Chicago Indymedia :
Chicago Indymedia

News :: [none]

Fenced Out

The more attention paid to the fence, the less will be paid to the meeting itself, and the more worked up protesters get against it, the more justified the police will be in bringing out the tear gas.
Fenced Out

This month, it's all about the fence.

Earlier this week, D.C. police announced that a key part of their $30-million security strategy for the upcoming World Bank/IMF meeting, to be held over the last weekend of September, will include a nine-foot chain-link fence around much of central Washington, a total of 220 acres encompassing the White House, the World Bank and IMF complex and the Ellipse.

Washington Chief of Police Charles Ramsey has said that such a step is necessary, given the recent outbursts of violence at world-trade-related meetings in Genoa, Gothenborg and Quebec City, as well as the department's estimate of 100,000 protesters descending on the city.

Of course, unlike other recent protest sites, Washington is no stranger to mass demonstrations. Even a 100,000-person turnout would pale in comparison with the March on Washington, the May Day anti-Vietnam protests and the Million-Man March. But none of those involved the kind of violence, at least on the part of some protesters, that has been a hallmark of every world-trade-related conference since the Seattle WTO summit in 1999. Ergo, a giant fence to keep the riffraff at bay.

In the week since the announcement of the fence, opponents have compared to it as everything from the Berlin Wall to the Maginot Line, and some have even organized a lawsuit against the plan. Both the pro- and anti-fence rhetoric has gotten heated, and it will predictably be the centerpoint of protest efforts. A fence is just a fence, in any case, and given the month-long lead time and accumulated previous experiences, activists are likely to have some pretty nifty anti-fence tactics. The Internet is already teeming with anti-fence postings, calling for a concerted effort to tear it down.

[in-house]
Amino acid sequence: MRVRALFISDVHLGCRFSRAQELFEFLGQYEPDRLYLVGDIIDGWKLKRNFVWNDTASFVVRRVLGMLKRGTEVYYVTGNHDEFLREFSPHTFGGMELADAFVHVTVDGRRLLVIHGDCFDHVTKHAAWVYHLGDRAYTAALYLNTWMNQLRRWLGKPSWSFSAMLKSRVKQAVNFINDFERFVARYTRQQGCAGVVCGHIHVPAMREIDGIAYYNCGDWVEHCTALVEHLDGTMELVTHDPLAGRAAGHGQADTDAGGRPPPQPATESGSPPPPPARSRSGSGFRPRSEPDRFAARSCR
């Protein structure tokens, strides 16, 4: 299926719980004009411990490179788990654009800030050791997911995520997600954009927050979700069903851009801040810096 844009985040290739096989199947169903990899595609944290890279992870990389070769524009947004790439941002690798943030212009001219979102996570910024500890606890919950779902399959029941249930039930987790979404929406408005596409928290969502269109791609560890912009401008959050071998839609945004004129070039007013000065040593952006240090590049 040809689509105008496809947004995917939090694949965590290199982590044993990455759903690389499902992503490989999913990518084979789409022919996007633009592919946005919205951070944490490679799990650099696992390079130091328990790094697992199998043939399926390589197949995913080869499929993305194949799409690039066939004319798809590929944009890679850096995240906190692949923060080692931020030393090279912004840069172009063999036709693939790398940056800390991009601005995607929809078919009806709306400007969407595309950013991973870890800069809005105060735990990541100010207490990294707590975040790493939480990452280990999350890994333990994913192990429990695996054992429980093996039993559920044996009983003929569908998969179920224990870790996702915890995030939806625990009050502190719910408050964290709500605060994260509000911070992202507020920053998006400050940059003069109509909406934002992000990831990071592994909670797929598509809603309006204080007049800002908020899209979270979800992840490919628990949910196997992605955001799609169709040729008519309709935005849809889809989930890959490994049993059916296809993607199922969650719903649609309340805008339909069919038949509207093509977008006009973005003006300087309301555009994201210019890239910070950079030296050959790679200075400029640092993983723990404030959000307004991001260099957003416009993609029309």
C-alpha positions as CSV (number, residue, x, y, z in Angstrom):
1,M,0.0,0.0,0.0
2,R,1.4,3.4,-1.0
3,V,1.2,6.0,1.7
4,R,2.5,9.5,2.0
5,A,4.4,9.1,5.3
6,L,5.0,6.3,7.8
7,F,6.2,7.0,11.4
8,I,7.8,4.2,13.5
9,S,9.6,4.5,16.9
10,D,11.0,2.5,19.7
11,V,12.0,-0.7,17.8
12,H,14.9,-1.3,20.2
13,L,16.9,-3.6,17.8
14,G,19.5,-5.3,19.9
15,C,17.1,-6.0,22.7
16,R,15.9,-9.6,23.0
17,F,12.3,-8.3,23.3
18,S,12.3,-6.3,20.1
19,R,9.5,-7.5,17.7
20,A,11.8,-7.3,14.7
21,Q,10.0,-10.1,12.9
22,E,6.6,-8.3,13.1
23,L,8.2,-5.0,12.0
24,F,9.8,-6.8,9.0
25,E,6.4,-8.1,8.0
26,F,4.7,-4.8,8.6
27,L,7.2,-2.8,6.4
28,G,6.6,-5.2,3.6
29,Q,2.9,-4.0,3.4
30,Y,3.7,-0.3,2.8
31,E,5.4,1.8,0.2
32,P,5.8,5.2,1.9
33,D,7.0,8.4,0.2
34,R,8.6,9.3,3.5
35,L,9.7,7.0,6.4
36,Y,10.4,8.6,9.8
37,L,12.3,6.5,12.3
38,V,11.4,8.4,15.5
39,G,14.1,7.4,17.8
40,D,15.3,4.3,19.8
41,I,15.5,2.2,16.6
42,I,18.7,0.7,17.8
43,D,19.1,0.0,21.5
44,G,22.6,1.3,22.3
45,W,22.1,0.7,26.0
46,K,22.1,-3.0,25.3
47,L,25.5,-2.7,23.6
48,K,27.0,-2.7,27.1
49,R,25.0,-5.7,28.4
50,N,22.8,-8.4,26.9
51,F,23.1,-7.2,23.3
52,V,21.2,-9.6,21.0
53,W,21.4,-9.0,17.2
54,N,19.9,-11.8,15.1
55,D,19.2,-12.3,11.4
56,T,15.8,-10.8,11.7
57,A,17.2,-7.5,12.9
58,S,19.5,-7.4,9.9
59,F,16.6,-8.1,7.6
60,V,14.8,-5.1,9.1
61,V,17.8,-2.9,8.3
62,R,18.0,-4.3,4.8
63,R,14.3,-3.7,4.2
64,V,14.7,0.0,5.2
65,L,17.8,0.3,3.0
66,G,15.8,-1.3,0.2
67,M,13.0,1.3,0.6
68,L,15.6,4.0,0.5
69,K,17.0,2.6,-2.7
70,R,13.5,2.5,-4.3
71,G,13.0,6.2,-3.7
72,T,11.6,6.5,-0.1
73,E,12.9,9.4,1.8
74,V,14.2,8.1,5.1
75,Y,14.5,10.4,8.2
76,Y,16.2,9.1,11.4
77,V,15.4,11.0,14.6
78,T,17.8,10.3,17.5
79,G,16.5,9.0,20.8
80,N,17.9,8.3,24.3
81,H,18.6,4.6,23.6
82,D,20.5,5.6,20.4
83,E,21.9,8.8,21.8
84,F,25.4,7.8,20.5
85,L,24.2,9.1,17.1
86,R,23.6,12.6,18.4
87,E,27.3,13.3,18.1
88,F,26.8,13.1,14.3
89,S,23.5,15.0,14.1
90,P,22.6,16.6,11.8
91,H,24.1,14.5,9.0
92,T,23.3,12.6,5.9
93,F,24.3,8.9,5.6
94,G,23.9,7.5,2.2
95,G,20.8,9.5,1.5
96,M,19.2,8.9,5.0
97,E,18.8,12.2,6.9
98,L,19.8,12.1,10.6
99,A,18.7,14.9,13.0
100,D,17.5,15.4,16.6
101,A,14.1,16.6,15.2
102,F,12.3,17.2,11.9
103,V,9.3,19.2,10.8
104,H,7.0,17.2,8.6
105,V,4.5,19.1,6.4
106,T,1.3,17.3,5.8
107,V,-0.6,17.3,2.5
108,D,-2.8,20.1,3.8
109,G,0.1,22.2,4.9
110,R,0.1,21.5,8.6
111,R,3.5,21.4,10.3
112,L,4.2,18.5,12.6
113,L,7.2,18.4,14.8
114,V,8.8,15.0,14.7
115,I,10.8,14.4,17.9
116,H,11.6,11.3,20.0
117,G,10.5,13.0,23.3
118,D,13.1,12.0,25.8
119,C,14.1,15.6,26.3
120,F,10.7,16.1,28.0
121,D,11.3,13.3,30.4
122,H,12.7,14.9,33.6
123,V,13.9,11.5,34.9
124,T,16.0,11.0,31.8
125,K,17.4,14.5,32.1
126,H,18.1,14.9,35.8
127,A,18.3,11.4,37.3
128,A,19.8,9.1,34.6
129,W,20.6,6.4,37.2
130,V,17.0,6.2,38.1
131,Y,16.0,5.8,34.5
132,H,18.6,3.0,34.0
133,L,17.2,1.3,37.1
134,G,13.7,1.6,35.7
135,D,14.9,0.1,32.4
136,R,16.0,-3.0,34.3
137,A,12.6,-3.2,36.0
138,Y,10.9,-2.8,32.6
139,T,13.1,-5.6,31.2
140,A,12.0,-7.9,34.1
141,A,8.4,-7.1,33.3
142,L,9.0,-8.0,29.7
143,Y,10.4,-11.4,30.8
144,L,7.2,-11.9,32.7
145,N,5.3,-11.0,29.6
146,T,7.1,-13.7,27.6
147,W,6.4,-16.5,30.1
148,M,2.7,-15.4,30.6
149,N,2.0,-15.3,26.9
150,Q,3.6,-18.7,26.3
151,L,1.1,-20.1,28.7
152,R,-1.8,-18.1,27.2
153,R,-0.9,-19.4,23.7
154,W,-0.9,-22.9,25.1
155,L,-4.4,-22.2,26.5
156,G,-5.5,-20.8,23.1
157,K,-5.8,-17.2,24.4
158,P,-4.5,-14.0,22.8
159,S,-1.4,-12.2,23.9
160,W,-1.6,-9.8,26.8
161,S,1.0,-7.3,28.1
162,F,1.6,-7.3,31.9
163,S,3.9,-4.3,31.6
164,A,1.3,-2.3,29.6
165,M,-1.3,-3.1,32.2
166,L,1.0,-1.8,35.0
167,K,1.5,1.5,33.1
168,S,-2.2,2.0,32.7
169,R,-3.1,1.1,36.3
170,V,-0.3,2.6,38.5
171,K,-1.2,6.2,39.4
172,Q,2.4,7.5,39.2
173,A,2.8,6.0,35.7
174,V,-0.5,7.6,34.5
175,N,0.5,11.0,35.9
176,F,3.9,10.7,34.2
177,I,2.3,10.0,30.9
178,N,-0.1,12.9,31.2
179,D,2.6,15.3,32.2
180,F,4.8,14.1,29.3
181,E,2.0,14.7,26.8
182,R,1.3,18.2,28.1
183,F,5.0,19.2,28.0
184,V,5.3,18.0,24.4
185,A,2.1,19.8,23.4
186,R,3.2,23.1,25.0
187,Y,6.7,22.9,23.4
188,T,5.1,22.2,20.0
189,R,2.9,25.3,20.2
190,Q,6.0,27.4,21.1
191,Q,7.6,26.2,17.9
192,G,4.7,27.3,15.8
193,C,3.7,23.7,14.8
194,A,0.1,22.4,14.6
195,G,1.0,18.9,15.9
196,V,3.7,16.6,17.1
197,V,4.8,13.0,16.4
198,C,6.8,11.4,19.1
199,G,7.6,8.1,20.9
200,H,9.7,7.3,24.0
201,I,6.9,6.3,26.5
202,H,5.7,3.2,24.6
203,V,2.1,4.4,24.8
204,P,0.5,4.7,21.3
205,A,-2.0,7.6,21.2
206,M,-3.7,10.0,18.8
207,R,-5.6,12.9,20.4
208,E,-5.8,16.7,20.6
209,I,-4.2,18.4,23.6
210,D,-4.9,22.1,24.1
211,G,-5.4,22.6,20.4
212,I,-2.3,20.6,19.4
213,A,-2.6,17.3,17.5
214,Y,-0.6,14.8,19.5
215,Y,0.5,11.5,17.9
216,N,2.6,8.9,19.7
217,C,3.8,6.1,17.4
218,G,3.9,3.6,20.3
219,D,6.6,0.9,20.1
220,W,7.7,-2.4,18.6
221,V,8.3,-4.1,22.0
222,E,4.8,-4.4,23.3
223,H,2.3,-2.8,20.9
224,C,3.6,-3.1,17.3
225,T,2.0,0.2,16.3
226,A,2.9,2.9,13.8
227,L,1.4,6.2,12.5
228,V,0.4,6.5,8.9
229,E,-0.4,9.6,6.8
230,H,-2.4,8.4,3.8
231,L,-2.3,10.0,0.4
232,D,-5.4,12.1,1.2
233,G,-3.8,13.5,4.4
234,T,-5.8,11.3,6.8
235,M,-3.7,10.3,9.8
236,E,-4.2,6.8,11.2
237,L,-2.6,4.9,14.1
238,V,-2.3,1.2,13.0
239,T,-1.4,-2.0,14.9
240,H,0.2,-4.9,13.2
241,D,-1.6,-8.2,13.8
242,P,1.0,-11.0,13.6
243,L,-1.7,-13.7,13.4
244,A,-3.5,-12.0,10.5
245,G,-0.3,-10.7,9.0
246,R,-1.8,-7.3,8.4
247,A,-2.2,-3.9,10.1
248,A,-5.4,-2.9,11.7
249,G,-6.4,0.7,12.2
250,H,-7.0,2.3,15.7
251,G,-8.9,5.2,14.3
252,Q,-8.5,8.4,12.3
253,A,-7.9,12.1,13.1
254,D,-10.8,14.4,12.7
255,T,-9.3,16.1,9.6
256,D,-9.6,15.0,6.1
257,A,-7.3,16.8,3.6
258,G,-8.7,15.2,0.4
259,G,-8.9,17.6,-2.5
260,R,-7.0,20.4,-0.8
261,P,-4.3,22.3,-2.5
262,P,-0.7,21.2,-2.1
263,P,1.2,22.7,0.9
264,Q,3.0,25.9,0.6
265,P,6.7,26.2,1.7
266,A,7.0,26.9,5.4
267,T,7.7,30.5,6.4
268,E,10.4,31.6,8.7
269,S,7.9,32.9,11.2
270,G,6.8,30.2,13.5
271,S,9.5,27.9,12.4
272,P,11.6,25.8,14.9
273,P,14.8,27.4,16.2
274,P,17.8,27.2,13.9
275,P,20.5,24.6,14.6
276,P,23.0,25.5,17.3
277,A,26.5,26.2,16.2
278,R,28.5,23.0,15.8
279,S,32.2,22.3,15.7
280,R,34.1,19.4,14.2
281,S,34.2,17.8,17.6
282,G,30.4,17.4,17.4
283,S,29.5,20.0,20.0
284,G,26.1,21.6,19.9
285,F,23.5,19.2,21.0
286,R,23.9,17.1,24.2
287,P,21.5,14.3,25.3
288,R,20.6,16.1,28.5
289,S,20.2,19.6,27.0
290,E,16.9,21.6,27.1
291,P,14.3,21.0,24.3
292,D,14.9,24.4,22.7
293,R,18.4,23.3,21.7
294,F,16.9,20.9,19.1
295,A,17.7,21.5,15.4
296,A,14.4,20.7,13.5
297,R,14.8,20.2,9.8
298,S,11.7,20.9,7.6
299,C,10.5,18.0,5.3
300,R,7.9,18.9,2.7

Not surprisingly, that's what many on the inside of the fence are hoping for. The more attention paid to the fence, the less will be paid to the meeting itself, and the more worked up protesters get against it, the more justified the police will be in bringing out the tear gas. As former Newark police chief and Police Foundation President Hubert Williams told the Washington Post, "If you can make the fence a target so police aren't the target, or private property is not the target, or individuals are not the target, then this fence would have served its purpose."

One of the many strategies of the pro-global-trade types has been to use the image of black-masked anarchists as a blanket with which to cover the complex topography of their opponents' positions. The vast majority of global-trade critics are peaceful, thoughtful people, but all it takes is a window smashed or a tear gas canister thrown to cast a pall on the entire effort. Thanks to violent protests, the IMF, the World Bank and other organizations, far from having to sit down and actually deal with their critics, have had the room to dismiss all opposition to the current trade regime as thuggish and reactionary. If the fence instigates aggressive protest, it will further that end. By tearing down the fence, protesters will not only divert attention from the real issue, but denigrate their cause in the process.

The proper response to the fence, then — indeed, to the entire $30-million security state Washington will become four weeks from now — is to ignore it. Many of those in Washington will be thinking of the street battles in Genoa, but what they should really have in mind is Ghandi's March to the Sea. Intelligent, non-violent protest will not only prove the movement worthy, but it will also show how excessive the "military-commercial" complex has become. It is the only way for the protesters to make the fence work for them, to highlight it not as a necessary bulwark between globalizers and thugs, but as an obstacle to the democratic dialogue so desperately needed in the global trade regime.

— Clay Risen (clay (at)



Account Login

Media Centers


This site made manifest by dadaIMC software